Campaign seeks to mobilise audiences in bid to save Britain’s regional theatres

Dame Judi Dench, Benedict Cumberbatch and Sam West back the campaign

Pleas from actors and artistic directors to politicians to protect Britain’s rich local theatre heritage from cuts have largely fallen on deaf ears in recent months.

So a new campaign will attempt to “mobilise” audiences to target their local councillors and protest against slashes to regional theatre budgets, described as the “single biggest threat to the industry”.

Actors are set to give speeches from the stage when they take their curtain calls urging those in the auditorium to contact their local councillors to protest against the devastating budget cuts and support their local venues.

Some of the industry’s most famous names are backing the drive, in the hope the views of audiences will help sway those deciding on whether to bring down the axe on arts budgets.

Celebrated actors including Benedict Cumberbatch, Geoffrey Rush, Imelda Staunton, Sir Derek Jacobi and Emma Thompson have thrown their weight behind the drive. Dame Judi Dench said: “We should all fight to keep our local theatres, especially in difficult times. Once they are gone, they are usually gone for ever.”

The campaign, dubbed My Theatre Matters!, was drawn up by actors union Equity, the Theatrical Management Association, and the industry publication The Stage.

Actor Samuel West wanted to emphasise that it was not about “jobs for the boys,” which was why the campaign wanted to put the focus on audiences, rather than personalities.

He told The Independent: “It’s about keeping local theatre for the electorate. We need as many people as possible to say: ‘We value this resource. Don’t close it’. There must be a life to a city after the shops shut, and theatre is a big part of that.”

A website has been set up providing information on how the public can contact council leaders, as well as adverts in programmes and postcards that can be sent to local councils.

“We need to get as many postcards on as many council desks as possible, and get them down to the venues,” West said. “This is as important as the forests.”

“We can’t get all of our art online, we need to do things together. People will see things they have never experienced and like things they never thought possible. That can’t be allowed to disappear.”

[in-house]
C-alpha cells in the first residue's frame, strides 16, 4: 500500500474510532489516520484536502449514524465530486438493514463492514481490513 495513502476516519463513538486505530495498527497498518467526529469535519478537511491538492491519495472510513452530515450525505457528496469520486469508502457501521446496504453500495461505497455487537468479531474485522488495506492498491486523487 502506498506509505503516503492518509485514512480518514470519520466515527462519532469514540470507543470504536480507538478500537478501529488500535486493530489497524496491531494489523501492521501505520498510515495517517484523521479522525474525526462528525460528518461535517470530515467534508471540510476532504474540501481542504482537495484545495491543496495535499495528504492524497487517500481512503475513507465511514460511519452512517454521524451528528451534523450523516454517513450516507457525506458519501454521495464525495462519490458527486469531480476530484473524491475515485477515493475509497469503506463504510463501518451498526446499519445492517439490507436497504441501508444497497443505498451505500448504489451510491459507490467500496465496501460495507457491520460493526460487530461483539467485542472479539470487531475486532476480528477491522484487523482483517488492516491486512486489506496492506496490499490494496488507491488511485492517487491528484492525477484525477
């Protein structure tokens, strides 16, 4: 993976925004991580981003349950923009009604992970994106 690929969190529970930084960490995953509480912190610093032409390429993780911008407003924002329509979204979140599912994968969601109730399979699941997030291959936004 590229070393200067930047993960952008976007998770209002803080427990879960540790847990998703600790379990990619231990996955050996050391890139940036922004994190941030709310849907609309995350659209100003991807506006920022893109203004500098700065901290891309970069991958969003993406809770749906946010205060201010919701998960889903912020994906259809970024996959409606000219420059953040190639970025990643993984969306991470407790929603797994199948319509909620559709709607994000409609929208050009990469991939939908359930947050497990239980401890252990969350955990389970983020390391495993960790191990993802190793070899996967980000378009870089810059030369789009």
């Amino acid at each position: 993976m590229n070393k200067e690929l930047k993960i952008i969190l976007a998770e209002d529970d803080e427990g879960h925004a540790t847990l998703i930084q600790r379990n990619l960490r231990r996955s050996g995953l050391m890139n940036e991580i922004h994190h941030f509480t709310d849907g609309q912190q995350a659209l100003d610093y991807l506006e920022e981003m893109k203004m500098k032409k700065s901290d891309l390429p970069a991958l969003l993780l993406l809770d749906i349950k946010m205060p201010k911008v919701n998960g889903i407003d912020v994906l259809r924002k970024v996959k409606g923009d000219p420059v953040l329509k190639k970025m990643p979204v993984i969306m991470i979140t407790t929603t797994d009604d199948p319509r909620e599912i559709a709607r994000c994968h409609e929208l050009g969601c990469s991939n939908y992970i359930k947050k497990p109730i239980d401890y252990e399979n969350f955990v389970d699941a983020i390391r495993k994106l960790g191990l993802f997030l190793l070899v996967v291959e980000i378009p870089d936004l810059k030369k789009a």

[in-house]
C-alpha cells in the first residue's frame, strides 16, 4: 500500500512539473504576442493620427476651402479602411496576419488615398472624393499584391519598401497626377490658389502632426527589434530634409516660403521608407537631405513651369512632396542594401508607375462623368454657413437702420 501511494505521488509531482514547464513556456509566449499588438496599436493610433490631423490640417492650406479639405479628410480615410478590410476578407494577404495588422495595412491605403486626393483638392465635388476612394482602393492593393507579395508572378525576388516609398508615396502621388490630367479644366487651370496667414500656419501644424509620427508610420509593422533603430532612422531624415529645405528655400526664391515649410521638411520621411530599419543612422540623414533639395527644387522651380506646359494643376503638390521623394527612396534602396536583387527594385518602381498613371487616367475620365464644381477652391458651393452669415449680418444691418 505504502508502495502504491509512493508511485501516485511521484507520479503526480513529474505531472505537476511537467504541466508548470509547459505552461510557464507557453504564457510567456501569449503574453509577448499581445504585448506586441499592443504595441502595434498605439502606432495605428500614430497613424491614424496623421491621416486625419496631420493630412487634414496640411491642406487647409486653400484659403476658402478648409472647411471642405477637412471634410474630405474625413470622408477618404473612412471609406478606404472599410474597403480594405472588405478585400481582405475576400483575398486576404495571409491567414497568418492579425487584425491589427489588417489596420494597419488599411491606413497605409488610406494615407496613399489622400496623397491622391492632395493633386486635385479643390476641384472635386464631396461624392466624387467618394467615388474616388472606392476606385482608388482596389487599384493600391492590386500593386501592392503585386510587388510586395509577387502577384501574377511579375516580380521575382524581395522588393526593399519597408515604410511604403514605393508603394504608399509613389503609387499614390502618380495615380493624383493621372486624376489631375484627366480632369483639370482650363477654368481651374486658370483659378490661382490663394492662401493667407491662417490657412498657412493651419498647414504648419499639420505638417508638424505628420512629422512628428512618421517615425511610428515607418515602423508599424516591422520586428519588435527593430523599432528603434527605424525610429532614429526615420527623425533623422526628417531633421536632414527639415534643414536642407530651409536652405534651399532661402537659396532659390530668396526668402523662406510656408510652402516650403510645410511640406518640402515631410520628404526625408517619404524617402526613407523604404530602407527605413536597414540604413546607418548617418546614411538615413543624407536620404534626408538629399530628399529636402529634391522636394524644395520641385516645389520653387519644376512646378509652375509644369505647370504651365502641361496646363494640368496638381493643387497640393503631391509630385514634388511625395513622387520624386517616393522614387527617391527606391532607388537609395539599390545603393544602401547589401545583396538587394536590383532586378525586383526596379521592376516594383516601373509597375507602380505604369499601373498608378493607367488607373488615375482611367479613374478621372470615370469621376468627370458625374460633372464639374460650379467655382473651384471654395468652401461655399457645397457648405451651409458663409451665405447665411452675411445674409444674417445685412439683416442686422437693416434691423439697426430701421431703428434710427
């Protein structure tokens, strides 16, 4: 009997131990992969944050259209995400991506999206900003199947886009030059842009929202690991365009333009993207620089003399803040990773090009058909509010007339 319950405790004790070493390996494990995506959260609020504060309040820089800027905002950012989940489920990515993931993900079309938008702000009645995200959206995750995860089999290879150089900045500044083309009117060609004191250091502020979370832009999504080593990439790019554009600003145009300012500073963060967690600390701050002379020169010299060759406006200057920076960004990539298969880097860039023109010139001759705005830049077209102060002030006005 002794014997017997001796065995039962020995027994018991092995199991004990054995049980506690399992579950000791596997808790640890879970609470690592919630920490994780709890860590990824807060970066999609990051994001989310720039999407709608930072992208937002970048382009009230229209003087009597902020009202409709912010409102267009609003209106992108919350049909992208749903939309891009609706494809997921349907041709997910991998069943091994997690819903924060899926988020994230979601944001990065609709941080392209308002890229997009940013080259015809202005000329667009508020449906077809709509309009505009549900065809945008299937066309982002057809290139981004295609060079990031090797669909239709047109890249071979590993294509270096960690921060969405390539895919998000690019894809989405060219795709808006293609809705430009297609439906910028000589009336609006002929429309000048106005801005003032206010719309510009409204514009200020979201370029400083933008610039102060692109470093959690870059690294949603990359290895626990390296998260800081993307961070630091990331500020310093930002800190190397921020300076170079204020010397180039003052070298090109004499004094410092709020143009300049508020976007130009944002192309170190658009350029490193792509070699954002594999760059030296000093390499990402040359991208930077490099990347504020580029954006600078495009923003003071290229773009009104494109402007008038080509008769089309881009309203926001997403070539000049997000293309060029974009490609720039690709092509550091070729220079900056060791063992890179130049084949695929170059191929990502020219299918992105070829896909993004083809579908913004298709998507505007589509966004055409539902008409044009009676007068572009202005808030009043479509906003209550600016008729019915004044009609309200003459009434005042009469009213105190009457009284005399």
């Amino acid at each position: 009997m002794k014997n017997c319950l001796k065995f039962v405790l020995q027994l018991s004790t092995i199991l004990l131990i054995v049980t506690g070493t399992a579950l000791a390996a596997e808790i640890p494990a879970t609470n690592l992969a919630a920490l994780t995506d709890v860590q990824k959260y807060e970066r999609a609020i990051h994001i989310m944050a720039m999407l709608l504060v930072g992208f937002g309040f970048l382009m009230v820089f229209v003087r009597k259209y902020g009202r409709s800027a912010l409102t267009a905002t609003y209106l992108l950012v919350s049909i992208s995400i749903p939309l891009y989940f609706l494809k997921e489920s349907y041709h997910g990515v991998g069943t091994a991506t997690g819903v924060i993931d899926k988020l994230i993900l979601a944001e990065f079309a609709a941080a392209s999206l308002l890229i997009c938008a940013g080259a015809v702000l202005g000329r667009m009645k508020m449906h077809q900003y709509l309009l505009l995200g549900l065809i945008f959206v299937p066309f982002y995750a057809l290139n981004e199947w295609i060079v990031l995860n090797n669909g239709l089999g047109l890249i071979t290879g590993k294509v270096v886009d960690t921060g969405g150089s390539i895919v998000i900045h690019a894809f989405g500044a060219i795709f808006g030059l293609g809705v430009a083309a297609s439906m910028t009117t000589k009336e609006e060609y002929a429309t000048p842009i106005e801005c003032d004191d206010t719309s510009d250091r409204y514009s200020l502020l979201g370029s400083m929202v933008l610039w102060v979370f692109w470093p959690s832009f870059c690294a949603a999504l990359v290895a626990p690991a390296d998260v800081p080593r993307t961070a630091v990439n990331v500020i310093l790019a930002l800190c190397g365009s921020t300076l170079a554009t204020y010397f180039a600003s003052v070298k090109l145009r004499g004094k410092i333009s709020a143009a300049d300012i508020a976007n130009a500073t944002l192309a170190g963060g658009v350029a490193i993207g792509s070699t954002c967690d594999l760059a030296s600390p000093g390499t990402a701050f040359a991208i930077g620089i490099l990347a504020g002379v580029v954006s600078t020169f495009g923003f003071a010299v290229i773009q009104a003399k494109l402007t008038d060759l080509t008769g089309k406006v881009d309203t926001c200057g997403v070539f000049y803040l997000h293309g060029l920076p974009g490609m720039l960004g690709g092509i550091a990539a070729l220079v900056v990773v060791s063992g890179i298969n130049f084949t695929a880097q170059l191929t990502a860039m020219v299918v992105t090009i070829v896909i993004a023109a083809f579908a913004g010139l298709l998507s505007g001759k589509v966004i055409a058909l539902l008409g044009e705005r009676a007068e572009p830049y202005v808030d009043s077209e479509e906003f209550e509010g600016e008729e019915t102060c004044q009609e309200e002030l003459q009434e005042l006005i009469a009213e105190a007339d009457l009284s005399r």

Part of the reason to target the people who go to theatre was “so the politicians can’t just dismiss it as another ‘luvvie rant’,” one source close to the situation said.

Brian Attwood, editor of The Stage, called the local authority budget cuts the “single biggest threat currently facing our industry”.

Arts budget in Newcastle, Sheffield, Taunton and Westminster all face deep cuts. Despite some “enlightened councils” preserving the arts, Mr Attwood said, “we fear there also be many who see them as an easy target at a time of cuts.”

At an event highlighting the plight of the industry in November, regional theatre chiefs said they had been left bewildered that politicians continued to ignore them, even when they made a compelling cultural, and even economic case.

West continued: “A theatre doesn’t just touch the people who work there and the people who go, it is all those who provide services around, the restaurant, pubs and taxis. It is a big community.”

“We can’t give up on imagination and creativity because we’re looking at the profits,” he continued. “It’s what makes us who we are.”

Rachel Tackley, TMA president, said: “It seems theatres are increasingly seen by decision makers as a luxury, not the beating heart of a community providing benefits for everyone from cradle to grave.”

Tamsin Greig said: “Local theatres are good for communities artistically, socially, imaginatively, and financially. Their impact is deemed unquantifiable, yet is in fact priceless.”

While West wanted to focus on the experience of those watching, he pointed out that a generation of artists will suffer.

His standout theatrical experience of 2012 was the Olympic opening ceremony created by Danny Boyle and Stephen Daldry who both started off in regional theatre. “What happens to the next person who would be Stephen Daldry if there’s no theatre or youth theatre? These people won’t exist.”

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